Mass surveillance through biometrics

Facial recognition and iris scan are widely accepted. A new ITA study in cooperation with the Austrian Chamber of Labour examines the advantages and disadvantages of biometrics. The authors urge policy makers to protect citizens against mass surveillance and data misuse.

Our face unlocks our mobile phone. But what happens when we are recorded and identified by cameras without knowing it? In the future, this could happen completely unnoticed and from a great distance - even the way we walk could be enough for identification.

"Before resorting to these technologies, policy-makers, companies and administrations should first ask themselves whether the processing of biometric data is necessary, meaningful and in proportion to the task at hand," emphasises Walter Peissl, Deputy Director of the Institute of Technology Assessment (ITA) of the Austrian Academy of Sciences. Together with Stefan Strauß and Felix Schaber, Peissl published the study "The Body as a Key? - Biometric methods for consumers".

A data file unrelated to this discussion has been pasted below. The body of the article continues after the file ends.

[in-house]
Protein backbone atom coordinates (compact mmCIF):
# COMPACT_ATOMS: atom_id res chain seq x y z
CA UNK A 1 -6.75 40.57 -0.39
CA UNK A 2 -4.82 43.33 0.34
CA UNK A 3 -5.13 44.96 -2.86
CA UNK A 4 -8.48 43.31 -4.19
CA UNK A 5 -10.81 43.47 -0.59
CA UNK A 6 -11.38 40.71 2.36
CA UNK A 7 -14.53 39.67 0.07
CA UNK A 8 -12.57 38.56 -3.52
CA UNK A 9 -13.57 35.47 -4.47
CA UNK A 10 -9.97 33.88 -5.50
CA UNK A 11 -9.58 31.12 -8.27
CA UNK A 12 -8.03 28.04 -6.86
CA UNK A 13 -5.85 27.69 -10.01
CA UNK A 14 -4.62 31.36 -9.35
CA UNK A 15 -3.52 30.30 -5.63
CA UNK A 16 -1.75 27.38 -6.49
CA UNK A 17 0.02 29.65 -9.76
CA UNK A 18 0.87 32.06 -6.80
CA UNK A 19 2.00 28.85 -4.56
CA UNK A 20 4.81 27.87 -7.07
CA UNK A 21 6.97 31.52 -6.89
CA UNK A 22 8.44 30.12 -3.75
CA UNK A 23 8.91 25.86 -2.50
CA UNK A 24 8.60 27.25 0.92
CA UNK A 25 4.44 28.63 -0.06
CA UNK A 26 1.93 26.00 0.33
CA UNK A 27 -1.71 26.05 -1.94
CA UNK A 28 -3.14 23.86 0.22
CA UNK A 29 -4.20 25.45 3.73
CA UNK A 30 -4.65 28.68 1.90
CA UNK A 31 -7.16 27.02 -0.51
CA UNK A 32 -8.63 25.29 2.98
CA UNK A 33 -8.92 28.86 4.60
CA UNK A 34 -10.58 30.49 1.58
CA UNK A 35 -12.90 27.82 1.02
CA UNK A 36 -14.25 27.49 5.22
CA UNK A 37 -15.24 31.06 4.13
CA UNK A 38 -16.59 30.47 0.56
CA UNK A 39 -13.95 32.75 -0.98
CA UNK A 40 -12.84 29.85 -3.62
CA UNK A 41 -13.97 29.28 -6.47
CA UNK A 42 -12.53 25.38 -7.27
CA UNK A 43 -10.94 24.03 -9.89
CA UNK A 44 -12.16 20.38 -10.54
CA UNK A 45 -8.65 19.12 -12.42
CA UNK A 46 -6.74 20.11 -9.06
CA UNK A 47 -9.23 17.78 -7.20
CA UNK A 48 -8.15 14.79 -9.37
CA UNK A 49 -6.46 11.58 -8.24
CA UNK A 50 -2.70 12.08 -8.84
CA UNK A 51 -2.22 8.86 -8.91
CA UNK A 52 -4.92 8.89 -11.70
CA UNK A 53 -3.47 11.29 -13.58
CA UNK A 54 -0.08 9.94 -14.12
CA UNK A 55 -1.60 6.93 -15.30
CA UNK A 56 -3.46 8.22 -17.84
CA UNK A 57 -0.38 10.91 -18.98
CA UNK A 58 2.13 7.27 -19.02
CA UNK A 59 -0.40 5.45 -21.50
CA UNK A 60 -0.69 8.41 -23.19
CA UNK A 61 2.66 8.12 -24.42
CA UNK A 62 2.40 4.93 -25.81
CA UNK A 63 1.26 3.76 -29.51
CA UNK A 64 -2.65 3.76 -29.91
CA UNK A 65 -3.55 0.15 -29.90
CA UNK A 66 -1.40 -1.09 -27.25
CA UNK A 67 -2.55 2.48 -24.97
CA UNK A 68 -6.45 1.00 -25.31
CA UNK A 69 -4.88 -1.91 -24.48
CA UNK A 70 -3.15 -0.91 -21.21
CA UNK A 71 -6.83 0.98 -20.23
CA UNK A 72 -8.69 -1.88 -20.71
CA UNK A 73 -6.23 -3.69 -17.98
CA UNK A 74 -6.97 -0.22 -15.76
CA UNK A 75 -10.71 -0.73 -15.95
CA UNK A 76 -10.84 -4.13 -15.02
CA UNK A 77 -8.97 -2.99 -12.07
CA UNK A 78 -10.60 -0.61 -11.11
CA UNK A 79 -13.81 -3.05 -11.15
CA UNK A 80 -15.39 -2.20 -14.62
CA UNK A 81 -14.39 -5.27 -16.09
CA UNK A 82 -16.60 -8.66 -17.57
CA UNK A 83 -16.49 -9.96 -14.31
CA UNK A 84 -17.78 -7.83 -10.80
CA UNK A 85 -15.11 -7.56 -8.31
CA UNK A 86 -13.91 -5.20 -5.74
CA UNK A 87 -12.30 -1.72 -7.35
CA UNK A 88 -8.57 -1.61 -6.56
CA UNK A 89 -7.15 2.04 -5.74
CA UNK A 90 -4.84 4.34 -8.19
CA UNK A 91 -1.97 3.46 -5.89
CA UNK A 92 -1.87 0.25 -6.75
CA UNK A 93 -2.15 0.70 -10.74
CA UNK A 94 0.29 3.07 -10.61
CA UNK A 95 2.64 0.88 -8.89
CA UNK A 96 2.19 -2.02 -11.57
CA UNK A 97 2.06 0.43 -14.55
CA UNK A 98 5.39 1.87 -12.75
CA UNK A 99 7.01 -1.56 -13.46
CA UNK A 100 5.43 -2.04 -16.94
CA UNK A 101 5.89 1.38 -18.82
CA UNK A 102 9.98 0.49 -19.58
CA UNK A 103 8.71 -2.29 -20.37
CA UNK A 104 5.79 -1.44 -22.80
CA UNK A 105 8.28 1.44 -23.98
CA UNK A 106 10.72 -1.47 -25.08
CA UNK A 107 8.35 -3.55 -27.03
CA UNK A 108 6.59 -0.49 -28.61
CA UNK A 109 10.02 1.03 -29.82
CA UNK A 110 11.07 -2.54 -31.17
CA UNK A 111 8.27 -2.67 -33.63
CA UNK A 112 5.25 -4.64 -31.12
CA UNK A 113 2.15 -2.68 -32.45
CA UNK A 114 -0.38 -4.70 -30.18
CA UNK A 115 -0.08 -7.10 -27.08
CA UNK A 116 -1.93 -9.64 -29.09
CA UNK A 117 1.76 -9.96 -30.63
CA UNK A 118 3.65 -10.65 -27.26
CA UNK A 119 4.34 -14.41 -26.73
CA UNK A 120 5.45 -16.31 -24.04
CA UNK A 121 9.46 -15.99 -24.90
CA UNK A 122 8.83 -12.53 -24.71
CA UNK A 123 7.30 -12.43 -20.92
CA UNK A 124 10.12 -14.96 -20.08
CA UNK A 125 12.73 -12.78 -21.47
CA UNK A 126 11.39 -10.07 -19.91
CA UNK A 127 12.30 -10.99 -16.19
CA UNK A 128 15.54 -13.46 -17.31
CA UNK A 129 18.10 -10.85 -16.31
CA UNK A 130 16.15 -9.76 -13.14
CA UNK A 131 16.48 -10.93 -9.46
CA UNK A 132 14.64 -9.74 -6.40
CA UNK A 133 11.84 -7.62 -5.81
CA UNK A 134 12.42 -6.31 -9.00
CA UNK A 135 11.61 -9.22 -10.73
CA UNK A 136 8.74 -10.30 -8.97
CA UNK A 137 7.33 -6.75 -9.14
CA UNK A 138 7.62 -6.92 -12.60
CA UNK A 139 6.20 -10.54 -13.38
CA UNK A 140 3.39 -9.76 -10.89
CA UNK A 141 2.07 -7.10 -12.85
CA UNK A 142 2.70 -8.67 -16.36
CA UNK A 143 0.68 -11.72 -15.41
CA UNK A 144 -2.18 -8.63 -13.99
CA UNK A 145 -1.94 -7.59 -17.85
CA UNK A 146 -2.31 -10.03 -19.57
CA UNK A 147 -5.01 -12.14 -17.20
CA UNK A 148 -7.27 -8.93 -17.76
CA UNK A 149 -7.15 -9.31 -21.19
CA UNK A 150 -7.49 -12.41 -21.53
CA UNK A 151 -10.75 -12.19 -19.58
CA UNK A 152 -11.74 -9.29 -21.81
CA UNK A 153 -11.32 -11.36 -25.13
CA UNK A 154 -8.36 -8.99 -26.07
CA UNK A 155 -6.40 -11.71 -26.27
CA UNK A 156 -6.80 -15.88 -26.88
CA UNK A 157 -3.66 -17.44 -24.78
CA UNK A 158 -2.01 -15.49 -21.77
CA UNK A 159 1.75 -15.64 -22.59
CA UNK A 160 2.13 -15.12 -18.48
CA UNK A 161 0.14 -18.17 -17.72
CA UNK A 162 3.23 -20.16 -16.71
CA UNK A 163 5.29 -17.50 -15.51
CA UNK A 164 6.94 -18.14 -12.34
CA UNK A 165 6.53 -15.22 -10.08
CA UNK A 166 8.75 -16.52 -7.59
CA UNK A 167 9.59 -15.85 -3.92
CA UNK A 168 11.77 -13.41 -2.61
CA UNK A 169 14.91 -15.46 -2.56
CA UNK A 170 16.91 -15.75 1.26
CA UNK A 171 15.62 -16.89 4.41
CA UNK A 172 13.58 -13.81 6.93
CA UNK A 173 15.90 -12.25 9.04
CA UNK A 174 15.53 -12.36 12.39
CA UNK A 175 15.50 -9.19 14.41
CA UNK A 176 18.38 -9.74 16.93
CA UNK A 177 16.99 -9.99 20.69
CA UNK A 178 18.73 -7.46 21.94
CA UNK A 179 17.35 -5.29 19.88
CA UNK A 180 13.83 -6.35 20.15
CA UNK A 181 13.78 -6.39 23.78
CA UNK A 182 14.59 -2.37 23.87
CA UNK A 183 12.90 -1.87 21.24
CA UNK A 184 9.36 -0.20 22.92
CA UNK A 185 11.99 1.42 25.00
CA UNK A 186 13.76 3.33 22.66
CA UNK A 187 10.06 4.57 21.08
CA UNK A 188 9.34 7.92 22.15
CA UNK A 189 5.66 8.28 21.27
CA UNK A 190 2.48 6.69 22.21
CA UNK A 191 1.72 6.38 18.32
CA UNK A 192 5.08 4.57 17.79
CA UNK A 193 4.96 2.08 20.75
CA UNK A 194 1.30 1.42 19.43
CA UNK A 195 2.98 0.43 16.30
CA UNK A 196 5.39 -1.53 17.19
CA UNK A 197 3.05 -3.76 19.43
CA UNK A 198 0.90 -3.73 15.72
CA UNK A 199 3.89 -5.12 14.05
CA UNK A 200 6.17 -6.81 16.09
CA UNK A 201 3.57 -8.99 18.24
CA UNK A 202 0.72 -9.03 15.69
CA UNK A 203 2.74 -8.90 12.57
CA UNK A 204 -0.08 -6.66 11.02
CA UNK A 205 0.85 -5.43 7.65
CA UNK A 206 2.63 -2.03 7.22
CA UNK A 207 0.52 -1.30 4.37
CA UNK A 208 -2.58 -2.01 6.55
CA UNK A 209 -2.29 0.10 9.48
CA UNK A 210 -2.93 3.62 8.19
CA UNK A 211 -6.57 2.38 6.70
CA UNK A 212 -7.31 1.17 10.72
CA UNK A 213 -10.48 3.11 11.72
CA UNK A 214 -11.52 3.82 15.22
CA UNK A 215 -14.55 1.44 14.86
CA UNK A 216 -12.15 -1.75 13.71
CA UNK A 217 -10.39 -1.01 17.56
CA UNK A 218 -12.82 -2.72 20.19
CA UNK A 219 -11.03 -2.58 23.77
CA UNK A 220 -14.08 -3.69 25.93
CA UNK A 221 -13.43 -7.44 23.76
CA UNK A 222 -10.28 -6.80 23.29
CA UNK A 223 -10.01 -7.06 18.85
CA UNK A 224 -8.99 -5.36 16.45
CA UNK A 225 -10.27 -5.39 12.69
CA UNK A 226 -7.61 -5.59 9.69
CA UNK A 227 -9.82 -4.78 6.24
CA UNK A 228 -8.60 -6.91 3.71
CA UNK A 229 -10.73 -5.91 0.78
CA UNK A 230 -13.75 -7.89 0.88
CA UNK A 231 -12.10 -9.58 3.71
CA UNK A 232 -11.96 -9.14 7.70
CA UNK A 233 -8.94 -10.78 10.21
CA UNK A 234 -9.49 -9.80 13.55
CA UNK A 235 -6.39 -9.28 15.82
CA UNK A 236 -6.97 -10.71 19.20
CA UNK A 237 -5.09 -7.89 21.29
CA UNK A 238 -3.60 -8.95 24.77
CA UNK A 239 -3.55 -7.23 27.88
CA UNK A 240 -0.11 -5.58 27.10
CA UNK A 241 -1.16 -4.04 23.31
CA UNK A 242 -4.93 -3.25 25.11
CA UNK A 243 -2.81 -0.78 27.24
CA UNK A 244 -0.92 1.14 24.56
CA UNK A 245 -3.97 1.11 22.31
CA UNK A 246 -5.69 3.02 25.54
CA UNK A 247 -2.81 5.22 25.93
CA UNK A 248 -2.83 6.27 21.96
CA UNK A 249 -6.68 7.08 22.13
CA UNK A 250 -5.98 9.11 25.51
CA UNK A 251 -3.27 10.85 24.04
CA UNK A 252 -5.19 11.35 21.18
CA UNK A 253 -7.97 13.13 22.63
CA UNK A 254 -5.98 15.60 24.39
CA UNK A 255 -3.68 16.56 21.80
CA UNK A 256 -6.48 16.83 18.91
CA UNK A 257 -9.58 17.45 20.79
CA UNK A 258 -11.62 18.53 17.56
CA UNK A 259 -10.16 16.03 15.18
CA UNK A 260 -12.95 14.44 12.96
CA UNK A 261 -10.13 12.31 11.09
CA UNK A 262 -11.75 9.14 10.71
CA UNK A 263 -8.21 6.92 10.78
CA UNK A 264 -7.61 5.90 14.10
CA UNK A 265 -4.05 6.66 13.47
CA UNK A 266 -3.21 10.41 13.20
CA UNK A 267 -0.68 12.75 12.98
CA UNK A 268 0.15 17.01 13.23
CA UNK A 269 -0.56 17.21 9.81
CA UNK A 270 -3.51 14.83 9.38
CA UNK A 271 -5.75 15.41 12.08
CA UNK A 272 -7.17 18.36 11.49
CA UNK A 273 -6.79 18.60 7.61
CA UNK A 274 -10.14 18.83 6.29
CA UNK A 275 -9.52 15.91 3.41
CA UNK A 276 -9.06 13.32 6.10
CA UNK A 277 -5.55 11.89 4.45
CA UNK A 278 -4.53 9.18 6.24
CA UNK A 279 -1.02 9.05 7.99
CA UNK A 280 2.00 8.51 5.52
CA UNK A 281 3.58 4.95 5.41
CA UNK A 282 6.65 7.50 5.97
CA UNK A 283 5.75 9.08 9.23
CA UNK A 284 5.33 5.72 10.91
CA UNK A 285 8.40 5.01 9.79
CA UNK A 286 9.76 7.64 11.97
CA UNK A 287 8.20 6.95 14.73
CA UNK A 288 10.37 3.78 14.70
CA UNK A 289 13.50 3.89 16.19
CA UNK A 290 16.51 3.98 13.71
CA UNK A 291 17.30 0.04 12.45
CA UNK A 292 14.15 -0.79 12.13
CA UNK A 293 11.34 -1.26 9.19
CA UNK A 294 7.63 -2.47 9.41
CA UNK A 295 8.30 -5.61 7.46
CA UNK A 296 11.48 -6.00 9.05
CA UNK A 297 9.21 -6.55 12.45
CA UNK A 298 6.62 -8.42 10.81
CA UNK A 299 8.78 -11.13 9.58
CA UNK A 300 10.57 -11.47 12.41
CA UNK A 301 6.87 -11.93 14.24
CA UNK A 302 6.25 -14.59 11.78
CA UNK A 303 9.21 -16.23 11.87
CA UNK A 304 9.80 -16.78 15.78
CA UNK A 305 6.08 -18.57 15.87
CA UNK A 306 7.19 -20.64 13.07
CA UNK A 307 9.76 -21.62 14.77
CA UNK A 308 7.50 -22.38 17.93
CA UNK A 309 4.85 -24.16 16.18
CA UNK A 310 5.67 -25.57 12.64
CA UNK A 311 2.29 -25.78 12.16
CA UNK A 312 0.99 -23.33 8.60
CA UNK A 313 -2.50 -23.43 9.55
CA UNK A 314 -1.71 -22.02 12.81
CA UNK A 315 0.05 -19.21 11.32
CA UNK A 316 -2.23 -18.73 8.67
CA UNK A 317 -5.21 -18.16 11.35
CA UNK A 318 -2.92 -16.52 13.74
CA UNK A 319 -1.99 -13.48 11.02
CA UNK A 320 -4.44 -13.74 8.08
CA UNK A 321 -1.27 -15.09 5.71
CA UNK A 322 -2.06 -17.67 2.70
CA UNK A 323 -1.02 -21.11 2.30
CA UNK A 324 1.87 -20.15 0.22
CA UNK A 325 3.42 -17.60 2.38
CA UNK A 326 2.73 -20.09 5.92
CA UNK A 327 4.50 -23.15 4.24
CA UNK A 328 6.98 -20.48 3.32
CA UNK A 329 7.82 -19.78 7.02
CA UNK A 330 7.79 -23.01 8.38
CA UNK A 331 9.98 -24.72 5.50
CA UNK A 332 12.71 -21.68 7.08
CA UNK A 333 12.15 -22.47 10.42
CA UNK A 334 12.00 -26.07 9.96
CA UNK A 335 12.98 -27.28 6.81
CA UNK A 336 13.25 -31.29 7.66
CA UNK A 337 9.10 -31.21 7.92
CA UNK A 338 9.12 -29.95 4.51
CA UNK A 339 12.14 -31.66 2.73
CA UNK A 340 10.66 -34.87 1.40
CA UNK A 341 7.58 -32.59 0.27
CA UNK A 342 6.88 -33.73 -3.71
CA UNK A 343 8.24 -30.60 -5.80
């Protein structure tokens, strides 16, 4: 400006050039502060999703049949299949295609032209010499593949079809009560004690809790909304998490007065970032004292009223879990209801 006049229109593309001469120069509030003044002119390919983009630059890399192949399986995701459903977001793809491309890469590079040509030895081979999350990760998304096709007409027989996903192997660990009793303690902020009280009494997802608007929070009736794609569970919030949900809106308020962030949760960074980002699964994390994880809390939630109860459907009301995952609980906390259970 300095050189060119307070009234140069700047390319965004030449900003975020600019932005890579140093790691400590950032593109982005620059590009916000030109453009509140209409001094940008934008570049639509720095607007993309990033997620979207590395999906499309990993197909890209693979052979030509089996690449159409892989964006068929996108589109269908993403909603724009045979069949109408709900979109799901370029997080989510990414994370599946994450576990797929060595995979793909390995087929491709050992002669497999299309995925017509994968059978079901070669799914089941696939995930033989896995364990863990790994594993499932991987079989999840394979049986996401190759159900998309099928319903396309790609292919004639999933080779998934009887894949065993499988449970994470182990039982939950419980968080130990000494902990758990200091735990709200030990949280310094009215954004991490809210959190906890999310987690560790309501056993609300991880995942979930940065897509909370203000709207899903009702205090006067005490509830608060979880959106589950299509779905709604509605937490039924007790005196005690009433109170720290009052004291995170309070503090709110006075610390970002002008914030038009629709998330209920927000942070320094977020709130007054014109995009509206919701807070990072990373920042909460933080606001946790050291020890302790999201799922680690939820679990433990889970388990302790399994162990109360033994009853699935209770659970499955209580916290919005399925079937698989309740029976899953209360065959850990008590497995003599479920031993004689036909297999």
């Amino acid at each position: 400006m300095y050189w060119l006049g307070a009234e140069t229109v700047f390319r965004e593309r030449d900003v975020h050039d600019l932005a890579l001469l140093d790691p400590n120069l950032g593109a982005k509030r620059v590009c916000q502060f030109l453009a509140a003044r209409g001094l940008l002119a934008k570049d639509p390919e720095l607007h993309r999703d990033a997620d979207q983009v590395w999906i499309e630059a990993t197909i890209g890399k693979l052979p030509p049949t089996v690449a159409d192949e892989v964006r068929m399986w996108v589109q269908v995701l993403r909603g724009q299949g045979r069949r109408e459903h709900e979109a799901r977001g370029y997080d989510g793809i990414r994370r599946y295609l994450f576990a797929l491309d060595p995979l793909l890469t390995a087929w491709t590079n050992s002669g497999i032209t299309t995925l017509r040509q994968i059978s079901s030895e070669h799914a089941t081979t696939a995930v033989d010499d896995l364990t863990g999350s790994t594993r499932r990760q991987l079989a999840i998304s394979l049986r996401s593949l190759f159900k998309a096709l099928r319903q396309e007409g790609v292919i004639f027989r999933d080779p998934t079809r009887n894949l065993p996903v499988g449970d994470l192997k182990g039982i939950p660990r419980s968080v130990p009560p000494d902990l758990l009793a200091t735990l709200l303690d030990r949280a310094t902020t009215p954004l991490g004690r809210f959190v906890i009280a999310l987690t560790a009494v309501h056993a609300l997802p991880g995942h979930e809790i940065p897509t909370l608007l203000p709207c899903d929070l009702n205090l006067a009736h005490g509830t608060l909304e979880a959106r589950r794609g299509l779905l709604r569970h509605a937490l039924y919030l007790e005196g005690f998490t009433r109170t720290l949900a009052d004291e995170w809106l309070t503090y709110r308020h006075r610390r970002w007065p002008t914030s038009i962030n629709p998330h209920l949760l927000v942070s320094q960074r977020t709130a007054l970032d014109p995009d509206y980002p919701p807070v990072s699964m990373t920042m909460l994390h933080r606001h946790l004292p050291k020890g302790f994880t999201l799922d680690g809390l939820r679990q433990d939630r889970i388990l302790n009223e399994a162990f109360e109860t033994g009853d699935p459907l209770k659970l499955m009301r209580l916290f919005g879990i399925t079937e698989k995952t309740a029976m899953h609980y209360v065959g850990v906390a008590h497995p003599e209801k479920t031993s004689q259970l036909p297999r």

The convenience factor

One of the characteristics of biometric data is its close connection to the person: once linked in the system, the data is inseparable from us", stresses Peissl. In the financial and banking sector, it is often used in banking apps and in online trading. Many consumers even find it "convenient" to use on their smartphones. "This convenience factor has critical implications – we are getting used to our body being a data source", “But if we don't know when we are being filmed and how the data is processed, we can't give our consent.

Protection through political responsibility  

The authors ask for political intervention and regulation such as higher data protection and security standards and clear limits of use: "The EU has already taken a historic step with the General Data Protection Regulation (GDPR). Now we need go further and ask: How can we implement a stronger right of consent for consumers, clarify legal grey areas such as facial recognition and the uncontrolled use of photos on the internet, or ensure that data is deleted after a certain time?", emphasises data protection expert Stefan Strauß.

The study analyses, among other things, technical basics or special areas of data protection law, presents different application contexts and discusses essential social effects.